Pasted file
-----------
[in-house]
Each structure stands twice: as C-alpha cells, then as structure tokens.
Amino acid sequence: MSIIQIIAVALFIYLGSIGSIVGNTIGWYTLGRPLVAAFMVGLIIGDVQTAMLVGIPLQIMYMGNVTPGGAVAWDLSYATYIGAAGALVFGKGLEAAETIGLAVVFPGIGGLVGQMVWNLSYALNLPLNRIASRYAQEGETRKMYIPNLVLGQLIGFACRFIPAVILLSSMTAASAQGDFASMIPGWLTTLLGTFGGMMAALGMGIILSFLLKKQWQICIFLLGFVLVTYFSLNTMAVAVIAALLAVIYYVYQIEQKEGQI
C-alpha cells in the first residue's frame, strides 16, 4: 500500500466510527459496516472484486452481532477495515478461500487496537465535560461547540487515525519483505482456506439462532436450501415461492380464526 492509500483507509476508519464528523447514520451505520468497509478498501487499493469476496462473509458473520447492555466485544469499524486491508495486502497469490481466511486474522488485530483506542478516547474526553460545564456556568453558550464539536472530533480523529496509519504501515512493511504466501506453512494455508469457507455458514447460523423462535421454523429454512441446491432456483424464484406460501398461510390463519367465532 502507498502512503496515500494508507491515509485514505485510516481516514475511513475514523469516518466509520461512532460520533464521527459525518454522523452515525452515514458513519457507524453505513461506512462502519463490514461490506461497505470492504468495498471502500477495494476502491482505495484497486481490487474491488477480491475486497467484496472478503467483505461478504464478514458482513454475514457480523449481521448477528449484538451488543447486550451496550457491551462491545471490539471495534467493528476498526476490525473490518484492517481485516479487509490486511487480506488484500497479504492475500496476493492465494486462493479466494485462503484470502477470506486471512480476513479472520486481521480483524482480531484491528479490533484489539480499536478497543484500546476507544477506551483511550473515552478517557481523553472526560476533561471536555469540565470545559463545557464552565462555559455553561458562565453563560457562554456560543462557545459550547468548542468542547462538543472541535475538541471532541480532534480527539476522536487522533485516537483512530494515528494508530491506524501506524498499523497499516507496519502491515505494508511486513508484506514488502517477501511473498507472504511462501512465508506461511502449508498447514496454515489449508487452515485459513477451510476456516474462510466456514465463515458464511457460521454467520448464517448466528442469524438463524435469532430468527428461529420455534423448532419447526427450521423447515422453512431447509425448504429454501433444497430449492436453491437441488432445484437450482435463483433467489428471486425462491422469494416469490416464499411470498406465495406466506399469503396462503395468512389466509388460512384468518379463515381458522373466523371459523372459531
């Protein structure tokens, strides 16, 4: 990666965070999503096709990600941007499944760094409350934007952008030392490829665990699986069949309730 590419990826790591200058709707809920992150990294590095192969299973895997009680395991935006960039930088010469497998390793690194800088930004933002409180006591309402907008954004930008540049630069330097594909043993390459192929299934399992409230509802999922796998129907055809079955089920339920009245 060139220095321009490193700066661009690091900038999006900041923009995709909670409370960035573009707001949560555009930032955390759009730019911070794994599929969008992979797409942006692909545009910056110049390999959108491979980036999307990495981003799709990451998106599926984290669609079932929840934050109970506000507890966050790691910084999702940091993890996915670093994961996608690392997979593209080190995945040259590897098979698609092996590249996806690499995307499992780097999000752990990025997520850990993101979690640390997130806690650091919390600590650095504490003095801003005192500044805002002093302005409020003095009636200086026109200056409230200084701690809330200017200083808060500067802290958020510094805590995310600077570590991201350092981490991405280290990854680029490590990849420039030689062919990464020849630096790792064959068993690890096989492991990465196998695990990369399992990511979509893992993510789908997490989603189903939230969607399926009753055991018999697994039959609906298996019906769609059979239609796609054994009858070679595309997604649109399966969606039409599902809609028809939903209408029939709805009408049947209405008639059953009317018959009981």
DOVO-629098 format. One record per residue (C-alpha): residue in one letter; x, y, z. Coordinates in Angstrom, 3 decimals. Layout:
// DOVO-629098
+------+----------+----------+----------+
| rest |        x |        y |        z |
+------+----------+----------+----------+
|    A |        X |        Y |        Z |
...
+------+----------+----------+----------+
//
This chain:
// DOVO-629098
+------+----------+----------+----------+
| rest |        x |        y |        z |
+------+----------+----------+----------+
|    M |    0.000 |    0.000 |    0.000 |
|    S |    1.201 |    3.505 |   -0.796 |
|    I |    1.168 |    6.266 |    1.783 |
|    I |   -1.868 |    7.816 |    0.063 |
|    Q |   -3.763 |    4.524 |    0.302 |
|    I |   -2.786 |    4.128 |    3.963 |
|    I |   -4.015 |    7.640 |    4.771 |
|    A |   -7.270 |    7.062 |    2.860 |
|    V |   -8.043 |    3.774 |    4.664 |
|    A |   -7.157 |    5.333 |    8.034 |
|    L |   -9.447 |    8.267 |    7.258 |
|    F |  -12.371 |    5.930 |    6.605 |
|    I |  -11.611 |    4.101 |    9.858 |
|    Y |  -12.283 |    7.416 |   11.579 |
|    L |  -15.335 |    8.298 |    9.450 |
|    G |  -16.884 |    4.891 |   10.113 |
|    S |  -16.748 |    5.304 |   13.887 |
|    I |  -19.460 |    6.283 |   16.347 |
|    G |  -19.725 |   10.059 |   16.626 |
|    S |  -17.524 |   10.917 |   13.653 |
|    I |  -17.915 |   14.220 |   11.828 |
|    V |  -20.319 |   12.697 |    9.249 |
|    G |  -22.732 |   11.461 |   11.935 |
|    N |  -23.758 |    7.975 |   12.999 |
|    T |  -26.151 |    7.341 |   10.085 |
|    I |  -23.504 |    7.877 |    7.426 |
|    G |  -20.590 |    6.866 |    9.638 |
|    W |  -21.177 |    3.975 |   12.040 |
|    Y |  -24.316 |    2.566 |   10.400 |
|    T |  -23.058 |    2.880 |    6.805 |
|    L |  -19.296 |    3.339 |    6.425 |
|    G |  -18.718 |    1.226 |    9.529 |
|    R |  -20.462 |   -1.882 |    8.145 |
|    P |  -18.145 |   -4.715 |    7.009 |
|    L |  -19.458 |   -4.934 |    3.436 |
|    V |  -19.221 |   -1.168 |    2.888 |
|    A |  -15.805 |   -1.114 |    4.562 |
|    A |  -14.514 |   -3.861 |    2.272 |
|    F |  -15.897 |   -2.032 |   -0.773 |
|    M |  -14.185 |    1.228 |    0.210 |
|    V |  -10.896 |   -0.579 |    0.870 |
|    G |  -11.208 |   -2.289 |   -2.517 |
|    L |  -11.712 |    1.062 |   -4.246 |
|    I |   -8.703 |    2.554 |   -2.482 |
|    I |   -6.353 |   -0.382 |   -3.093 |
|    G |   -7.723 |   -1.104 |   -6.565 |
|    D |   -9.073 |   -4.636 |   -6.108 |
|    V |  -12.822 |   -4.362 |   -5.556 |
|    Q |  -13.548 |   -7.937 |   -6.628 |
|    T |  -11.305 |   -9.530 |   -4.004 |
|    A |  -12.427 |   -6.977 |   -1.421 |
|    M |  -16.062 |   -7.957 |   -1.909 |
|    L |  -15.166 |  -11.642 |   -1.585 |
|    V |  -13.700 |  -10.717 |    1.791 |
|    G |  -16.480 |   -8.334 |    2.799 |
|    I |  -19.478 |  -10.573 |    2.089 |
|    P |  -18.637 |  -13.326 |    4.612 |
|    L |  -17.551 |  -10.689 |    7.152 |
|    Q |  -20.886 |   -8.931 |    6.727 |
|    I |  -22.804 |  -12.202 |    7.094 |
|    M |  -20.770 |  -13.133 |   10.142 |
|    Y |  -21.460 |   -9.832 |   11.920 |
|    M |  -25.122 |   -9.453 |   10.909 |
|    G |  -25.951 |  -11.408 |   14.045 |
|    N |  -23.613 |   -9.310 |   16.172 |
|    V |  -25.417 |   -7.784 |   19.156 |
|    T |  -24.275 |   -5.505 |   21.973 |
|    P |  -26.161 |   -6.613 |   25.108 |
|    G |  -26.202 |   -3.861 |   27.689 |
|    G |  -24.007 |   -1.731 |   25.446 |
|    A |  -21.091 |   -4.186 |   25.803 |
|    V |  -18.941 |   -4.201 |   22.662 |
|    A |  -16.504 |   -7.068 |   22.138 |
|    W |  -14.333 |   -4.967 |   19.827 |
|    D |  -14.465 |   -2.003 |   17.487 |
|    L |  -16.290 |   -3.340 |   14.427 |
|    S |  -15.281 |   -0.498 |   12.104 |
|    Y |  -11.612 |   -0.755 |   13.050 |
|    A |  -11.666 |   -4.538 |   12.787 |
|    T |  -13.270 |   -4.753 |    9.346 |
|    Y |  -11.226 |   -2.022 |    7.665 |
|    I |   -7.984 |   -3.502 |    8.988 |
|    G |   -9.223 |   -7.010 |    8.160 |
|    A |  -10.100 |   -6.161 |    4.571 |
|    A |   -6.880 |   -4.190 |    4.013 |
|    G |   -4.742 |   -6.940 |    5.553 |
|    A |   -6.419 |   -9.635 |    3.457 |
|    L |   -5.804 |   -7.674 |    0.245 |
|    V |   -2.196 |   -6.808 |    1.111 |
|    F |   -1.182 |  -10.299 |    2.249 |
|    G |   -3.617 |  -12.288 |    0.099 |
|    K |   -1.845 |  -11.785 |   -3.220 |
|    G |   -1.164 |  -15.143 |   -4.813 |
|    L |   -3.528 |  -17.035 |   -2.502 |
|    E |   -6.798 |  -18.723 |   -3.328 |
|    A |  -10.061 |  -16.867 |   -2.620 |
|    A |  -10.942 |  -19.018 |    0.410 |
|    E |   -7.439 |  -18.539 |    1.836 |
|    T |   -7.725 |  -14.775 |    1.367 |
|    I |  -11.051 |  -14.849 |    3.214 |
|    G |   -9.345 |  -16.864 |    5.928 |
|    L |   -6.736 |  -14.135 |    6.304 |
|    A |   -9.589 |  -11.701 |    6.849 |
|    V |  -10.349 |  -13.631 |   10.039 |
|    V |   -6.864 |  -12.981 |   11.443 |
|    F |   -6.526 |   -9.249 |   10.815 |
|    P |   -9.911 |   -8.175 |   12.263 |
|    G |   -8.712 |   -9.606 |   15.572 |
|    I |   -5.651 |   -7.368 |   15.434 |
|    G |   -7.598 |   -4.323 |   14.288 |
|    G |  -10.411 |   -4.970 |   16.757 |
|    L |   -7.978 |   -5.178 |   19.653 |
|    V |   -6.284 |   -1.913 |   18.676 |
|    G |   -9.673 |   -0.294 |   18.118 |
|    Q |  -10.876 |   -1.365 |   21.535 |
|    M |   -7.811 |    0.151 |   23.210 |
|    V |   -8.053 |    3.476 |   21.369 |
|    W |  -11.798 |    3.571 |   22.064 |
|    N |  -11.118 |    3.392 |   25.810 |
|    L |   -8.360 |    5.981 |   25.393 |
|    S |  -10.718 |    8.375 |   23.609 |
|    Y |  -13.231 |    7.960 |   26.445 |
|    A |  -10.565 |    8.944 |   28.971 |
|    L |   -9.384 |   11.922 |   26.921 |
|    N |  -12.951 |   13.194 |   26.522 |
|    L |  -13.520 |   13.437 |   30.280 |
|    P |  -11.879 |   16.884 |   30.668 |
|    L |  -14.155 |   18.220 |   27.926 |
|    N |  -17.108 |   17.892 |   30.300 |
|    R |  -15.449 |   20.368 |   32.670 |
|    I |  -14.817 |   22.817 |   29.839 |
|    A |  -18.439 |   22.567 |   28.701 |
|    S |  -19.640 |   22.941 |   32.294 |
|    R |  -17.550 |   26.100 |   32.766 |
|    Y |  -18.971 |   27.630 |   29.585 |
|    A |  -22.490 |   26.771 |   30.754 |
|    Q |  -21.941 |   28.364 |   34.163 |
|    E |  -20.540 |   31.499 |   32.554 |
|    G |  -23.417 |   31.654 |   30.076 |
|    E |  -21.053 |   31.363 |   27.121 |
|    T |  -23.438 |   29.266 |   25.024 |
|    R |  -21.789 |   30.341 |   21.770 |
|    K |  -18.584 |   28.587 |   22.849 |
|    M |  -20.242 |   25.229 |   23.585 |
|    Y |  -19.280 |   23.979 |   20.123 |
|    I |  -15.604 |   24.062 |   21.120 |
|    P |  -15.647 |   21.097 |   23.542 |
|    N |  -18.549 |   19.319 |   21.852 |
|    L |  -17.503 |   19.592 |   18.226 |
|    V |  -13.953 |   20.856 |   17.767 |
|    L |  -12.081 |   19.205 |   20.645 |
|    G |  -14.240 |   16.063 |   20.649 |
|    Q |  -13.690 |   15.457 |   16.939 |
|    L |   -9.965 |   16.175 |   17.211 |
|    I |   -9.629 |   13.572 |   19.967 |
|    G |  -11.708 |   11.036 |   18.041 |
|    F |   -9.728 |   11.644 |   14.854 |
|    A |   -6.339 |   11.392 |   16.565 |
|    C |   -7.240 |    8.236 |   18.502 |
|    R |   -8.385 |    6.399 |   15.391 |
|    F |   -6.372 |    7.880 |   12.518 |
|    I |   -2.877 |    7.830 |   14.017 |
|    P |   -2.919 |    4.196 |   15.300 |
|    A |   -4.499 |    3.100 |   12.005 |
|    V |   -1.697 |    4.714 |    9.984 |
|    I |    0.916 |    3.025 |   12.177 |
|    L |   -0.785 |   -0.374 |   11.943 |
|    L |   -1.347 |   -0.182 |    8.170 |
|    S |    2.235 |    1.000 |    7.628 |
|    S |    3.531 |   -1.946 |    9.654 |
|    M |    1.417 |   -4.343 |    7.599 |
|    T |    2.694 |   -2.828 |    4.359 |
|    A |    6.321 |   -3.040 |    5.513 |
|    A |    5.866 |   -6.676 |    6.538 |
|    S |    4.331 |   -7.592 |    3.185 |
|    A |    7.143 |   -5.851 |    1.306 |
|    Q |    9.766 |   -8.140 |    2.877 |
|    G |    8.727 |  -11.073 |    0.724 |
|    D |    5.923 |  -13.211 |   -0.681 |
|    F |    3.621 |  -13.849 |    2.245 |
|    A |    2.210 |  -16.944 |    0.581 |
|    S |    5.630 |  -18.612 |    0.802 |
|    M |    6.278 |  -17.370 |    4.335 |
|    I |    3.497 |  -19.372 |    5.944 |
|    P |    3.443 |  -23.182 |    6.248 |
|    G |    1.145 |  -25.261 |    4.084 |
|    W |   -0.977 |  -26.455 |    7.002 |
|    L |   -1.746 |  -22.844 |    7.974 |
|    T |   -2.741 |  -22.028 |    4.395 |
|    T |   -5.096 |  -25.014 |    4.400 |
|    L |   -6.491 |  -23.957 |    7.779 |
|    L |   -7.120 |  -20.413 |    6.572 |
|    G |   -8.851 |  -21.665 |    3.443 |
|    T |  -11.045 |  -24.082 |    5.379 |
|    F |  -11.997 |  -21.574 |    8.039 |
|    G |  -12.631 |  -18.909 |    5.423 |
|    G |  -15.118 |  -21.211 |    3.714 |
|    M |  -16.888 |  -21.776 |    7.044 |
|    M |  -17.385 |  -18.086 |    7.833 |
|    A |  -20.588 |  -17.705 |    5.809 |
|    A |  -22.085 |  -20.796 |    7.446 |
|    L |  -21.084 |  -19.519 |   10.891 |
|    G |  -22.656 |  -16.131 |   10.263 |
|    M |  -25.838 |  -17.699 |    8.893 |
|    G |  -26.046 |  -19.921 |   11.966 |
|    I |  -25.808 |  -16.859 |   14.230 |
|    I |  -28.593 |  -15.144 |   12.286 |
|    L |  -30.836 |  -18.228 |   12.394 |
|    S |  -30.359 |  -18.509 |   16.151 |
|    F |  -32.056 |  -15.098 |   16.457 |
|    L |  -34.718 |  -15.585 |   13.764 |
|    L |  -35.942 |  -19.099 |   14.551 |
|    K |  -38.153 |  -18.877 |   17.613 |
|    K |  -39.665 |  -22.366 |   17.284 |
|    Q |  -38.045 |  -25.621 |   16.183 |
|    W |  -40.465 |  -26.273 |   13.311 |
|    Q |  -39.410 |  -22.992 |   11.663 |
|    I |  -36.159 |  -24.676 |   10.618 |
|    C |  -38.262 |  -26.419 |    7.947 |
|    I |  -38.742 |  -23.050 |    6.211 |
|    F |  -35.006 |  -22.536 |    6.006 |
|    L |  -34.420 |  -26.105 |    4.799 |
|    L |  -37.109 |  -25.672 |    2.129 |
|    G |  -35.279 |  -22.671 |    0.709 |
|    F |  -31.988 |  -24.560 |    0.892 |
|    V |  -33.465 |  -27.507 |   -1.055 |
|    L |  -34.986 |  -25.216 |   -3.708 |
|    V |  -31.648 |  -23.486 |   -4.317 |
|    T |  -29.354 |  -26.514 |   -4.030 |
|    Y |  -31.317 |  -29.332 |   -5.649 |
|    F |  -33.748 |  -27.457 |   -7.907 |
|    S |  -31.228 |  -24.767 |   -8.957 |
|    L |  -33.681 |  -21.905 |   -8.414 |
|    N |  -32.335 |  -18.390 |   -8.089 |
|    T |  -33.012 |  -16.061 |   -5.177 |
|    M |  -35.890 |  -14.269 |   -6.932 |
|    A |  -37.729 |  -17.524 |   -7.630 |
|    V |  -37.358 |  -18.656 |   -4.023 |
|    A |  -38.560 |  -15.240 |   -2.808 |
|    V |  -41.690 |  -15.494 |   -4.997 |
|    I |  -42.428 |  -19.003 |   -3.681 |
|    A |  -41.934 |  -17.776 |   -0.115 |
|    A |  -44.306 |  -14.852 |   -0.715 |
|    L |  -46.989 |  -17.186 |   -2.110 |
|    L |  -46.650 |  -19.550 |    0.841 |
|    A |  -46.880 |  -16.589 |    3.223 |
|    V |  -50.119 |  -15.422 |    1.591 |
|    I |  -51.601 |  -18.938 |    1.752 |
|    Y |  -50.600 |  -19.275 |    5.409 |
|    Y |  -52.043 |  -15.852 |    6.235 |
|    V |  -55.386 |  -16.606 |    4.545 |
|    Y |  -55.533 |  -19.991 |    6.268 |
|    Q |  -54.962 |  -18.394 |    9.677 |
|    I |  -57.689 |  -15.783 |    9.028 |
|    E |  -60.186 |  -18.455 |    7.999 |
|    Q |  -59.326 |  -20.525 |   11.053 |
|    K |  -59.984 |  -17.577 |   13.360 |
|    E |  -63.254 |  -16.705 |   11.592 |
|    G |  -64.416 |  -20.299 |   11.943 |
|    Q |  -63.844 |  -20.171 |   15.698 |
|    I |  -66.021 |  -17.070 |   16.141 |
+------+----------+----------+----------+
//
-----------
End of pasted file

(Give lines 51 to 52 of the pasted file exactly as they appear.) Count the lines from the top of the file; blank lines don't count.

|    G |  -18.718 |    1.226 |    9.529 |
|    R |  -20.462 |   -1.882 |    8.145 |